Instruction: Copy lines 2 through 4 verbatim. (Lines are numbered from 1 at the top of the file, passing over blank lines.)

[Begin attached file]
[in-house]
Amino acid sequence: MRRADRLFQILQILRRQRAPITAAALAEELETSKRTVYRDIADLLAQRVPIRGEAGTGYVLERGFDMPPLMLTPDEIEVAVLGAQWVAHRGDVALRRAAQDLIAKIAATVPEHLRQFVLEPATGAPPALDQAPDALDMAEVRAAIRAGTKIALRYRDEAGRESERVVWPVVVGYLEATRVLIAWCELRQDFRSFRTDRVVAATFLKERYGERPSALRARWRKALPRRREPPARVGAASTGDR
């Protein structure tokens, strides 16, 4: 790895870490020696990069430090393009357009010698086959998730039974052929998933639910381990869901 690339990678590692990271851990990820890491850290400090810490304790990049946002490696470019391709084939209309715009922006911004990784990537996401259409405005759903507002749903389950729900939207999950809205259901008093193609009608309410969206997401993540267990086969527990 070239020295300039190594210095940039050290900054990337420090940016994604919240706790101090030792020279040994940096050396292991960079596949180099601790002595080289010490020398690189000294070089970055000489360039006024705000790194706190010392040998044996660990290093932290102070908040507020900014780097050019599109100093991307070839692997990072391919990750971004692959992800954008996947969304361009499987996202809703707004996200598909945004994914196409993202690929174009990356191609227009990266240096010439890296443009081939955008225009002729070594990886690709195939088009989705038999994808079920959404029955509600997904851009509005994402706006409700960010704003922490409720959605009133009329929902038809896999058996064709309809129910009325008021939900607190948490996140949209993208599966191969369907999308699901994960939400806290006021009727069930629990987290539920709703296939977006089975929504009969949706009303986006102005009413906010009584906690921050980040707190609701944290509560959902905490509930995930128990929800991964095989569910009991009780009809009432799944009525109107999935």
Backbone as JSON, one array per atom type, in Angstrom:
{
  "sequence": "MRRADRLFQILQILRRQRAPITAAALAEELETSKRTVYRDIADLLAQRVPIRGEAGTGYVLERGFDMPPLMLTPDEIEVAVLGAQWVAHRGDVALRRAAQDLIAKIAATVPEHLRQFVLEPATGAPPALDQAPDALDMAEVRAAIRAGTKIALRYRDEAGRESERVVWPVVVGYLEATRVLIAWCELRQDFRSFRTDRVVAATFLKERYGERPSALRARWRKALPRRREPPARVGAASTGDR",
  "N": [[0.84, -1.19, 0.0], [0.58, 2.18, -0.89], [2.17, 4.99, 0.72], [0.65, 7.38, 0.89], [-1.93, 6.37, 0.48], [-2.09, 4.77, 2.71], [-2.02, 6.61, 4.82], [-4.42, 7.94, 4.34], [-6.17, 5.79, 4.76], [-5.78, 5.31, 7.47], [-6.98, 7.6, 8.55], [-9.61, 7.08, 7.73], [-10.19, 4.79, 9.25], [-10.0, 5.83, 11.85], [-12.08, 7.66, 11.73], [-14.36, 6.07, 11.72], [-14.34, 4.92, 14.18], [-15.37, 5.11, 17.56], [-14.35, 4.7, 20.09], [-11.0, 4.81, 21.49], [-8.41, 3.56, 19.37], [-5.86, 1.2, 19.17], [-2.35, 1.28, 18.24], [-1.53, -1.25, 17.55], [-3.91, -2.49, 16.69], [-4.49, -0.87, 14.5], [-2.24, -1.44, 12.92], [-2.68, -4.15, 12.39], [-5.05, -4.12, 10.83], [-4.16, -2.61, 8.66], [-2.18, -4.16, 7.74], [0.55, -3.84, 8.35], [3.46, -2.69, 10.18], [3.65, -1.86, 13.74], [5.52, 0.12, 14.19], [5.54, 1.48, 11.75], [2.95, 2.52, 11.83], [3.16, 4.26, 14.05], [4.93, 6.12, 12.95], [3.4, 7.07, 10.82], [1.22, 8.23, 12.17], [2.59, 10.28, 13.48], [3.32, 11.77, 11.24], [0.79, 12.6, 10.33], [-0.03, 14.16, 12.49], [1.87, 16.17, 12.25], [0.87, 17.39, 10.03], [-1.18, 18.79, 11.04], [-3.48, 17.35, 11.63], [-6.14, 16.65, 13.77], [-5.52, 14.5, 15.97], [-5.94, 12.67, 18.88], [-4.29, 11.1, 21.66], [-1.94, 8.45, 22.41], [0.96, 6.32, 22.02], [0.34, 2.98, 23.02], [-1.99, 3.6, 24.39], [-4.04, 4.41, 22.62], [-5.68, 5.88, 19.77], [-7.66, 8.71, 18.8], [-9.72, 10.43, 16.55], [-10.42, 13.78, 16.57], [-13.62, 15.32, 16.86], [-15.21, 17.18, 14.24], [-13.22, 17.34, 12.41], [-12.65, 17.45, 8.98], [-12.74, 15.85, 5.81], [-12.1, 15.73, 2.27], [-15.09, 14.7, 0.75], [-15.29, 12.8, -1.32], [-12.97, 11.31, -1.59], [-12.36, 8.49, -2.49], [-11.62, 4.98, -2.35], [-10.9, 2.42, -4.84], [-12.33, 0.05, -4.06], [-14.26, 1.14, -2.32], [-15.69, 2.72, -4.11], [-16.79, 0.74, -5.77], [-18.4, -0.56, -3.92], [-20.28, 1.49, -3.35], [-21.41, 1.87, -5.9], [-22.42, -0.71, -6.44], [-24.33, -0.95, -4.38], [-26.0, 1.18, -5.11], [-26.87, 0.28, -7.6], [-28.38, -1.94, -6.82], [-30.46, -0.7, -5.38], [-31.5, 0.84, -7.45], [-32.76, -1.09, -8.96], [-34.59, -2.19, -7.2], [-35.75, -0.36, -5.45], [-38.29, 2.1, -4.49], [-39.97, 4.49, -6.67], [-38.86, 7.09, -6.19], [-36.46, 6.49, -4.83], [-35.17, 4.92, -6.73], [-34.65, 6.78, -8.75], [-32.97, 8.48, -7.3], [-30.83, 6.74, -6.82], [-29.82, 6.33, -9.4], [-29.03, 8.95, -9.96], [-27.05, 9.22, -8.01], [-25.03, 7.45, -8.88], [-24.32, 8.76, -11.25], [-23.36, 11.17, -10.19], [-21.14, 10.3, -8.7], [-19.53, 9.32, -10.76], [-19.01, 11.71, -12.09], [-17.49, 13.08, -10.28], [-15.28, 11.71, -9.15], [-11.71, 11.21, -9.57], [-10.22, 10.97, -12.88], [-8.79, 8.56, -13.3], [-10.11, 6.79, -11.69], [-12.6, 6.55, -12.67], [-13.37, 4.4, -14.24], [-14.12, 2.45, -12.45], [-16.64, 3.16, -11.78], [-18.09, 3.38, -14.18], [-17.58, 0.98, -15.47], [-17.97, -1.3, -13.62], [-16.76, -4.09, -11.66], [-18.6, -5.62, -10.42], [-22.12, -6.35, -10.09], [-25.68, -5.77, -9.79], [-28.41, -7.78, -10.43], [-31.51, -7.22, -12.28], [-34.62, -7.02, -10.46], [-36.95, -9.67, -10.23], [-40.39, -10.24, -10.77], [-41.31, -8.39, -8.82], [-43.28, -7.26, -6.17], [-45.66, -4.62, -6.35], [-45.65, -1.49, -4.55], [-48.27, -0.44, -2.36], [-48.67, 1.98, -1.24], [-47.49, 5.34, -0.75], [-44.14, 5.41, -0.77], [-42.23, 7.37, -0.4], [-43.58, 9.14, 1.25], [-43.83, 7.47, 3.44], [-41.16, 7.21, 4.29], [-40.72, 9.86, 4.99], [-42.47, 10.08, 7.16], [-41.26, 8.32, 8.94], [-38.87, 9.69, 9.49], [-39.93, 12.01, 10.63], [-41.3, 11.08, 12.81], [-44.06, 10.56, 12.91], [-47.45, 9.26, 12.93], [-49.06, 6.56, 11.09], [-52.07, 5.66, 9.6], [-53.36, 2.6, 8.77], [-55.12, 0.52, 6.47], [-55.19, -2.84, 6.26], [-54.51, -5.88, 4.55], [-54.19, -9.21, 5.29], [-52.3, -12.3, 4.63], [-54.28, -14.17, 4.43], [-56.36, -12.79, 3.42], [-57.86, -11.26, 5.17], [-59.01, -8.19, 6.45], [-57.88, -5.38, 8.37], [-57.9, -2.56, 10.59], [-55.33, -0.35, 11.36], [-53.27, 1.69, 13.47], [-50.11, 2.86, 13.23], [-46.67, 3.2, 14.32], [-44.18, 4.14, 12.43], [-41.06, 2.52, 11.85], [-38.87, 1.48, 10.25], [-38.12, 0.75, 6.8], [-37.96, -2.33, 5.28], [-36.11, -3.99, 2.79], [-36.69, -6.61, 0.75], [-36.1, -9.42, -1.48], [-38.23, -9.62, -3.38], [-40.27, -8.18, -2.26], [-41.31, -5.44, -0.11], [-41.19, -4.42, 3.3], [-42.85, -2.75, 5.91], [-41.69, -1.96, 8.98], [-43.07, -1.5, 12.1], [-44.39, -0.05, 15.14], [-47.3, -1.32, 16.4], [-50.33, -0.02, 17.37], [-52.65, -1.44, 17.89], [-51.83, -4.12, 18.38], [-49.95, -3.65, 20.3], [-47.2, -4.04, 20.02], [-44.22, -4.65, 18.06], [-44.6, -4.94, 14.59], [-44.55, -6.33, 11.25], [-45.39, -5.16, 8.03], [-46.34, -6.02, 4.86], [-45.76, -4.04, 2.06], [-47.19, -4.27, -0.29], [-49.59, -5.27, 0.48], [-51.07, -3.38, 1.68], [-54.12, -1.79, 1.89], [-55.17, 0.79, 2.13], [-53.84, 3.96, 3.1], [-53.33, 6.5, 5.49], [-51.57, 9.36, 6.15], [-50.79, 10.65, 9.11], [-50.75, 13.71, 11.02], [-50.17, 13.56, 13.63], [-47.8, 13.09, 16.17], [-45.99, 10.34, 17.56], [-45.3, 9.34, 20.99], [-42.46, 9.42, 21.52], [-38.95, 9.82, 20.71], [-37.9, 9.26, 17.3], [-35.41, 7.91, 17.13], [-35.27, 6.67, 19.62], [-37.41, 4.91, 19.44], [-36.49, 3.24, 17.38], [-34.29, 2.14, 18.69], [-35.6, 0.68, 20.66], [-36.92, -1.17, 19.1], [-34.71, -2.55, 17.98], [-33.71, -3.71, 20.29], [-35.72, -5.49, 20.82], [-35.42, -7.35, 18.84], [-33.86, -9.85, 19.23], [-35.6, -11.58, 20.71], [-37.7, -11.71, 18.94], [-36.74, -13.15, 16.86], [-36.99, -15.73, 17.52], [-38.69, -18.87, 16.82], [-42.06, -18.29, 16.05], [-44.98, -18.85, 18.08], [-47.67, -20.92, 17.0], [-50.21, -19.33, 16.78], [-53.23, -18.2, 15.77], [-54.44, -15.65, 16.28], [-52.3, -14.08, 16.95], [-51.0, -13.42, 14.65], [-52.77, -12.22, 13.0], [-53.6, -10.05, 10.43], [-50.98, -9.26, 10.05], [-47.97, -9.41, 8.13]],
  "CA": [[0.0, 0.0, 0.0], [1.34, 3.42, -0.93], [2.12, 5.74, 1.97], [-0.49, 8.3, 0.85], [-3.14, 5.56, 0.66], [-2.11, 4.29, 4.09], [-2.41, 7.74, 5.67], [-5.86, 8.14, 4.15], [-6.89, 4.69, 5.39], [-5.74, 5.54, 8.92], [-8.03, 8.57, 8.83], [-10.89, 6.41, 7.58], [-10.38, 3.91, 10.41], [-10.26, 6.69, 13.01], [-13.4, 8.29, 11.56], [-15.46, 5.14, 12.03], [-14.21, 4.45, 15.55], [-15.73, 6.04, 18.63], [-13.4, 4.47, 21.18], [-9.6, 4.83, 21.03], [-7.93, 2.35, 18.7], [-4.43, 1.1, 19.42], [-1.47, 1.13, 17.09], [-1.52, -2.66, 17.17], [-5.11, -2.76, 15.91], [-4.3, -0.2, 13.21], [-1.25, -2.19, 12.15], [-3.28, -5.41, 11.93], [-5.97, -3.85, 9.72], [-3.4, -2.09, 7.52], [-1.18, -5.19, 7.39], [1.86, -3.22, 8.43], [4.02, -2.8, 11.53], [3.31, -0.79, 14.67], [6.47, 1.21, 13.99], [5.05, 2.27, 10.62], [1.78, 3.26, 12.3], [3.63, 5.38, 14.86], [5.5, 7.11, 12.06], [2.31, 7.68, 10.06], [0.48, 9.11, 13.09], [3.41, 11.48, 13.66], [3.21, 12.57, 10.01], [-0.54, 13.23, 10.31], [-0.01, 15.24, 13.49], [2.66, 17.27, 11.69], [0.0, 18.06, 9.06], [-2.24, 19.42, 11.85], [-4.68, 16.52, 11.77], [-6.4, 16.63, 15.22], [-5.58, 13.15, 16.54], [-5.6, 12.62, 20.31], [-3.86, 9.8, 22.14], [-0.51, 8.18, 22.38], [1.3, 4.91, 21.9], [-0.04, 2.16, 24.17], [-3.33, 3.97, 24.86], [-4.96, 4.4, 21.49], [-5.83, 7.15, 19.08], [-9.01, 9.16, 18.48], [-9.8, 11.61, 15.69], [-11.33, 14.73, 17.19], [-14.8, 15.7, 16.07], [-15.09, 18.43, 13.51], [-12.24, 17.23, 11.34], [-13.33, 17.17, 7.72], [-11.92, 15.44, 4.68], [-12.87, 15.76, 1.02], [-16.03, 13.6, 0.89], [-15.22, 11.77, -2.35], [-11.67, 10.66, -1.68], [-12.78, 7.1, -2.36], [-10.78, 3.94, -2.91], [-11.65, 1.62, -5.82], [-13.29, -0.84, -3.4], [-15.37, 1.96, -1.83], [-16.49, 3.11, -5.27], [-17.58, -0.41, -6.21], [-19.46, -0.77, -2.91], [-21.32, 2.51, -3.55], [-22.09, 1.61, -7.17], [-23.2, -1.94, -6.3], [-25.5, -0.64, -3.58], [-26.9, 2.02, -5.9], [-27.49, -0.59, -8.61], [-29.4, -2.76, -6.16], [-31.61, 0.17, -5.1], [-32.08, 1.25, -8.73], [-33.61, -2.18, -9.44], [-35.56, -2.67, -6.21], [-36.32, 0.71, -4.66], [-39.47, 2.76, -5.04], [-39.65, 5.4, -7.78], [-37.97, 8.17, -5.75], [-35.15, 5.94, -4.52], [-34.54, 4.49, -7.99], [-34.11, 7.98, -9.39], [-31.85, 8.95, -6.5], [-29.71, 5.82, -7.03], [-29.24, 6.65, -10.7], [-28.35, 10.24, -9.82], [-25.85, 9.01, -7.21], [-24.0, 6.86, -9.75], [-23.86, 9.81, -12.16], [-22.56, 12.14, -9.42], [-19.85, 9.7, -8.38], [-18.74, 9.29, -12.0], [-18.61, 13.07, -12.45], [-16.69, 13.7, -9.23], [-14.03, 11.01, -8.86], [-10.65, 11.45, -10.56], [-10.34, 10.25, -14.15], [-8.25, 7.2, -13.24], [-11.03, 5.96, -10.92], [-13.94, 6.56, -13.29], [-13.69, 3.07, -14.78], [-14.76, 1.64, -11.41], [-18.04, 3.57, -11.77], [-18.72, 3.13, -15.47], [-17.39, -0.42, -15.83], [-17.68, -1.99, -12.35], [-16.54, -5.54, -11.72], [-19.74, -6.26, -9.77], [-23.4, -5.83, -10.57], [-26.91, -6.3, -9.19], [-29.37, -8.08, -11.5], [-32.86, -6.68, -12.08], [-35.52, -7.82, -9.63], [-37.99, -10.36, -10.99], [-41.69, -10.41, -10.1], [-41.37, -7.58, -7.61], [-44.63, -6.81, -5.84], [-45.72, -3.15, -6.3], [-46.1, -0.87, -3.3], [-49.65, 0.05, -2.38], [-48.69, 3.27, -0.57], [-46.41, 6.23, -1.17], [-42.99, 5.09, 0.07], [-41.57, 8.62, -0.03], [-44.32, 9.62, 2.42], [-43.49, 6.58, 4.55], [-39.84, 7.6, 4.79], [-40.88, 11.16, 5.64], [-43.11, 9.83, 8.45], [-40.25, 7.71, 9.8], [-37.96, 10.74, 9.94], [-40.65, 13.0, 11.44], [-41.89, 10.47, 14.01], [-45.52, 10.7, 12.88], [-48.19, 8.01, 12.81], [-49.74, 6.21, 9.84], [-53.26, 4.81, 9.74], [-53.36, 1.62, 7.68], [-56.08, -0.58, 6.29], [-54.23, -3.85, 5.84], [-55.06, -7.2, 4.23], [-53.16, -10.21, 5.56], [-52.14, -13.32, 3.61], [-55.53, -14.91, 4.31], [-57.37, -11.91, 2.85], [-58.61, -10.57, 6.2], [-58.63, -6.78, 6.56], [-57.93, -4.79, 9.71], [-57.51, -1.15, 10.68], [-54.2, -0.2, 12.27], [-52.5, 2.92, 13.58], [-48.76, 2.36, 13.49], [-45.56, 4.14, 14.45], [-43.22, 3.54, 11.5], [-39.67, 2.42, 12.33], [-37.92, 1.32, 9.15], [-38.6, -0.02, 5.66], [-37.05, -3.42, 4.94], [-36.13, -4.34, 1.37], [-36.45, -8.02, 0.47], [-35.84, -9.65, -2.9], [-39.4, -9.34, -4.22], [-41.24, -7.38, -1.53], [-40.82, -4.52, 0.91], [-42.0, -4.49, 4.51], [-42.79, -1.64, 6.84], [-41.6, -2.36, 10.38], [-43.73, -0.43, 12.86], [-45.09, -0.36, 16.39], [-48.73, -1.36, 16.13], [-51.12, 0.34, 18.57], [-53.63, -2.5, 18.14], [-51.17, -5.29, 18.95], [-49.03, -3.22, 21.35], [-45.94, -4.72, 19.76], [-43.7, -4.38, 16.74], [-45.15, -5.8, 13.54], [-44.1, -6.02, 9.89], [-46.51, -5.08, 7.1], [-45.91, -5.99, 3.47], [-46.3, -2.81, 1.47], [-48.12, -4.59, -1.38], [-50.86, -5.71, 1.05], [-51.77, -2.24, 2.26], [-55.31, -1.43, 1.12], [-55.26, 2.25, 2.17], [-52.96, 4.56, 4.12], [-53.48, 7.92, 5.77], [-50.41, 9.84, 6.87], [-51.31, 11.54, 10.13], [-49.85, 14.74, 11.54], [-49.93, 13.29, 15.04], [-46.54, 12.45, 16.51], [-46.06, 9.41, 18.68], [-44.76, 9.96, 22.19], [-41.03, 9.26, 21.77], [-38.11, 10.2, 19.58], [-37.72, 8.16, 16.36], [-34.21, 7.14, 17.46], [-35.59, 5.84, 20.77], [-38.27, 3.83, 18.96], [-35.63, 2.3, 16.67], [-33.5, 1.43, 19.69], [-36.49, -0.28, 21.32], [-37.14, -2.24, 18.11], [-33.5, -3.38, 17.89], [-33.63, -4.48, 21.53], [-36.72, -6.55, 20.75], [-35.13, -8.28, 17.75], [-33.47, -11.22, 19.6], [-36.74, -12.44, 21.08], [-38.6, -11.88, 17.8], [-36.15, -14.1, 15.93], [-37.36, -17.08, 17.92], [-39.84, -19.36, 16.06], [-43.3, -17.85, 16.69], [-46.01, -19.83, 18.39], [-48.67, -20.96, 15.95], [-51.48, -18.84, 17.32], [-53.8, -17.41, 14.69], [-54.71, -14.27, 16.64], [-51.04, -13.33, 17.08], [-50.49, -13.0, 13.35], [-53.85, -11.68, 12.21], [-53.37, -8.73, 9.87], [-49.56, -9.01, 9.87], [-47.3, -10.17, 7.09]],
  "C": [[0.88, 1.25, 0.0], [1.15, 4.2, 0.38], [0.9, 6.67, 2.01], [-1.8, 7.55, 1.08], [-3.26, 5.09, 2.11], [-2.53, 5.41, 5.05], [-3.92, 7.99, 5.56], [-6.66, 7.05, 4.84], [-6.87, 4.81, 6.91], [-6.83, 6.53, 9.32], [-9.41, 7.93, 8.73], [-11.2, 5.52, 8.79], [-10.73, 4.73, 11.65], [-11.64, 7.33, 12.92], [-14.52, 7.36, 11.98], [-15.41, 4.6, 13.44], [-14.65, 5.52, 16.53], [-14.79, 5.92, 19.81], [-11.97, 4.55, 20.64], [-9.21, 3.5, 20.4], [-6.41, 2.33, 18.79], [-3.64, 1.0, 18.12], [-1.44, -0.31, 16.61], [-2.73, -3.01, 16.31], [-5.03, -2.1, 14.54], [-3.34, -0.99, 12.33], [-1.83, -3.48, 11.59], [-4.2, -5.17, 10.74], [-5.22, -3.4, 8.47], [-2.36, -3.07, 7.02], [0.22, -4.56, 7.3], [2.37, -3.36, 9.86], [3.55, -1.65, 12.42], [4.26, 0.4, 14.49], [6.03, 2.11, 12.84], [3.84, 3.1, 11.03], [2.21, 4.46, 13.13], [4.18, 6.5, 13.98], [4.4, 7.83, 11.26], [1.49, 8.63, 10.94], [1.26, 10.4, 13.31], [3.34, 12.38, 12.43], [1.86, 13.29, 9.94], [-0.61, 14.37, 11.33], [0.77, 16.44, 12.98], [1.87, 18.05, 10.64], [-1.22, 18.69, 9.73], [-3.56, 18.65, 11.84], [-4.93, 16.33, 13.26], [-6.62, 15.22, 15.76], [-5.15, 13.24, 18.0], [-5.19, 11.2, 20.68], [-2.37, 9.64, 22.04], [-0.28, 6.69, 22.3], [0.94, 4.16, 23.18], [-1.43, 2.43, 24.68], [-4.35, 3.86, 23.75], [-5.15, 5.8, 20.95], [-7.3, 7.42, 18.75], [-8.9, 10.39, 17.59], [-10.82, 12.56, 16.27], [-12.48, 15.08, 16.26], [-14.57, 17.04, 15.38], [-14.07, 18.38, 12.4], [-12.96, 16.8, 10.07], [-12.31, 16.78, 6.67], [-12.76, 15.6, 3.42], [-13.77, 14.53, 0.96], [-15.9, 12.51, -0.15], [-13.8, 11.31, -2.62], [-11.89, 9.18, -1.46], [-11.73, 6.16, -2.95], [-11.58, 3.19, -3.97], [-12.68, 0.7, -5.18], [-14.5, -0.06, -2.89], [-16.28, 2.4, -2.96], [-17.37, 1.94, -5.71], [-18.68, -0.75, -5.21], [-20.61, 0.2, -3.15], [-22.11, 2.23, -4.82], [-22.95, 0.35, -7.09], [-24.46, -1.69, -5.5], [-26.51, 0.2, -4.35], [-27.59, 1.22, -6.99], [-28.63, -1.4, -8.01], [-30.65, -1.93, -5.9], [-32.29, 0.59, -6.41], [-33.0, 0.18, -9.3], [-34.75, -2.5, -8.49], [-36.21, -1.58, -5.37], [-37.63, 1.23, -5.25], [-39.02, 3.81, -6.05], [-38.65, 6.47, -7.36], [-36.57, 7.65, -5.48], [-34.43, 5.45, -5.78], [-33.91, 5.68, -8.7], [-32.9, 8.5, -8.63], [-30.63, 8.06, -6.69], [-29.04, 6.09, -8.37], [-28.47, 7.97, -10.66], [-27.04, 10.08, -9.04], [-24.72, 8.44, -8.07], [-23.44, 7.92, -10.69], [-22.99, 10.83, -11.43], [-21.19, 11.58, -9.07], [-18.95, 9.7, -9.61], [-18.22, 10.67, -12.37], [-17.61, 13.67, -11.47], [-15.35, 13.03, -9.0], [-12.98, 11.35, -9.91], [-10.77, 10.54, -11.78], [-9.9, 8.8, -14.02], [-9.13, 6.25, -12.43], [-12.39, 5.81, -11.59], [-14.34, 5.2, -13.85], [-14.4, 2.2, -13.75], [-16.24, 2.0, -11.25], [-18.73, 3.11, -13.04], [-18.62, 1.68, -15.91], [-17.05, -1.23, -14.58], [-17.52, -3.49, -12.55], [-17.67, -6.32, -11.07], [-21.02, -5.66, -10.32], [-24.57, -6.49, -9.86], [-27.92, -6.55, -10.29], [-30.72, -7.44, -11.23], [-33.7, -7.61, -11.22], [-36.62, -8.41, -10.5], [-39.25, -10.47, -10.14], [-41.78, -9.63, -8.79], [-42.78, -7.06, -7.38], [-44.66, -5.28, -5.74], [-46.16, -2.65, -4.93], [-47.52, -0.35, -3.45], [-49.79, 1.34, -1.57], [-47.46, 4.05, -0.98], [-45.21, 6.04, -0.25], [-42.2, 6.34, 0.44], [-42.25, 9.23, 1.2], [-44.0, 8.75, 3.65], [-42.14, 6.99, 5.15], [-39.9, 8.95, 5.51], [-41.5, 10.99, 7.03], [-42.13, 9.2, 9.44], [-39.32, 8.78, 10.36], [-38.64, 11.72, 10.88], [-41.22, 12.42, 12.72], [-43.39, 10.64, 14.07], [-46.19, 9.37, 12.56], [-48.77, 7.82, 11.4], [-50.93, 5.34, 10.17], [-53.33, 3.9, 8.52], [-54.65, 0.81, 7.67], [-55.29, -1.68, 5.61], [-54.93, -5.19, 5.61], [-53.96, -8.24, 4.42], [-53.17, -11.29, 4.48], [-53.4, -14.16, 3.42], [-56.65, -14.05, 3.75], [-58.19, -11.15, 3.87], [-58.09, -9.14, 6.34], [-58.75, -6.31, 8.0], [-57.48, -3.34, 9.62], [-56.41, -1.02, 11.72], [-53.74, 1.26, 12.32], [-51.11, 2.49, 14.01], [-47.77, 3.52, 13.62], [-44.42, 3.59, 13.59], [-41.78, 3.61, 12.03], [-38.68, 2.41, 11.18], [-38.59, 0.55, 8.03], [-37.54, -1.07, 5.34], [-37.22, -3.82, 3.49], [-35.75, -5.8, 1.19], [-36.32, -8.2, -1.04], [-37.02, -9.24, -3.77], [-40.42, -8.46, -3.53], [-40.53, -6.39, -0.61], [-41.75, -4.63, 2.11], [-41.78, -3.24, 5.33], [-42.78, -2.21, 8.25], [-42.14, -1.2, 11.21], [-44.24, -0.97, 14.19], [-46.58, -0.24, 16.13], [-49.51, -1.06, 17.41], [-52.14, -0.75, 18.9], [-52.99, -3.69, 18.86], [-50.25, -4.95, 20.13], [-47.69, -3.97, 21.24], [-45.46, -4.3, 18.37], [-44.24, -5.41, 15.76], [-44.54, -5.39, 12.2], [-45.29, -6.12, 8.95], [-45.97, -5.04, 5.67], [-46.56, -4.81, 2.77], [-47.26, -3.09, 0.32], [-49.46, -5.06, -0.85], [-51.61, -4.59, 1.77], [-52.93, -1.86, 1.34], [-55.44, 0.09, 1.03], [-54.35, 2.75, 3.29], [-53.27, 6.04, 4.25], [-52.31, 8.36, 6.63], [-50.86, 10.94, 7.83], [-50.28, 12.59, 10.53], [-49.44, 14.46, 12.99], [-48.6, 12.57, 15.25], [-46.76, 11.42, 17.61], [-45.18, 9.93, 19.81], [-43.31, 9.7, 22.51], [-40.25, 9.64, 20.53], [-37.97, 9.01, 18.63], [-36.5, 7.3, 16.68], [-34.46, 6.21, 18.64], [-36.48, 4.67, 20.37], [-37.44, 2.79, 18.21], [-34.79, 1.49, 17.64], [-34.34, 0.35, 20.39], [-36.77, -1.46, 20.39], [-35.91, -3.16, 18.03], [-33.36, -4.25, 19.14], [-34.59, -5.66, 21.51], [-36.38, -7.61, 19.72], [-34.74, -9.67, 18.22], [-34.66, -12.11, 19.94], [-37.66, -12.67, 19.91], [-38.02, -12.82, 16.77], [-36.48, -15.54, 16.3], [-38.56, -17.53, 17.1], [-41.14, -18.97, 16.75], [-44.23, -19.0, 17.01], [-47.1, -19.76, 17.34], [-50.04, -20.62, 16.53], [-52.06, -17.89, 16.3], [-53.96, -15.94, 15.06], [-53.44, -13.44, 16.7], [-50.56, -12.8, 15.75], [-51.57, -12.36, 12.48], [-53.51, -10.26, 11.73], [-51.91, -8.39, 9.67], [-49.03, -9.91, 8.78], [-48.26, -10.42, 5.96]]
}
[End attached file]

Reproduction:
Amino acid sequence: MRRADRLFQILQILRRQRAPITAAALAEELETSKRTVYRDIADLLAQRVPIRGEAGTGYVLERGFDMPPLMLTPDEIEVAVLGAQWVAHRGDVALRRAAQDLIAKIAATVPEHLRQFVLEPATGAPPALDQAPDALDMAEVRAAIRAGTKIALRYRDEAGRESERVVWPVVVGYLEATRVLIAWCELRQDFRSFRTDRVVAATFLKERYGERPSALRARWRKALPRRREPPARVGAASTGDR
């Protein structure tokens, strides 16, 4: 790895870490020696990069430090393009357009010698086959998730039974052929998933639910381990869901 690339990678590692990271851990990820890491850290400090810490304790990049946002490696470019391709084939209309715009922006911004990784990537996401259409405005759903507002749903389950729900939207999950809205259901008093193609009608309410969206997401993540267990086969527990 070239020295300039190594210095940039050290900054990337420090940016994604919240706790101090030792020279040994940096050396292991960079596949180099601790002595080289010490020398690189000294070089970055000489360039006024705000790194706190010392040998044996660990290093932290102070908040507020900014780097050019599109100093991307070839692997990072391919990750971004692959992800954008996947969304361009499987996202809703707004996200598909945004994914196409993202690929174009990356191609227009990266240096010439890296443009081939955008225009002729070594990886690709195939088009989705038999994808079920959404029955509600997904851009509005994402706006409700960010704003922490409720959605009133009329929902038809896999058996064709309809129910009325008021939900607190948490996140949209993208599966191969369907999308699901994960939400806290006021009727069930629990987290539920709703296939977006089975929504009969949706009303986006102005009413906010009584906690921050980040707190609701944290509560959902905490509930995930128990929800991964095989569910009991009780009809009432799944009525109107999935």
Backbone as JSON, one array per atom type, in Angstrom: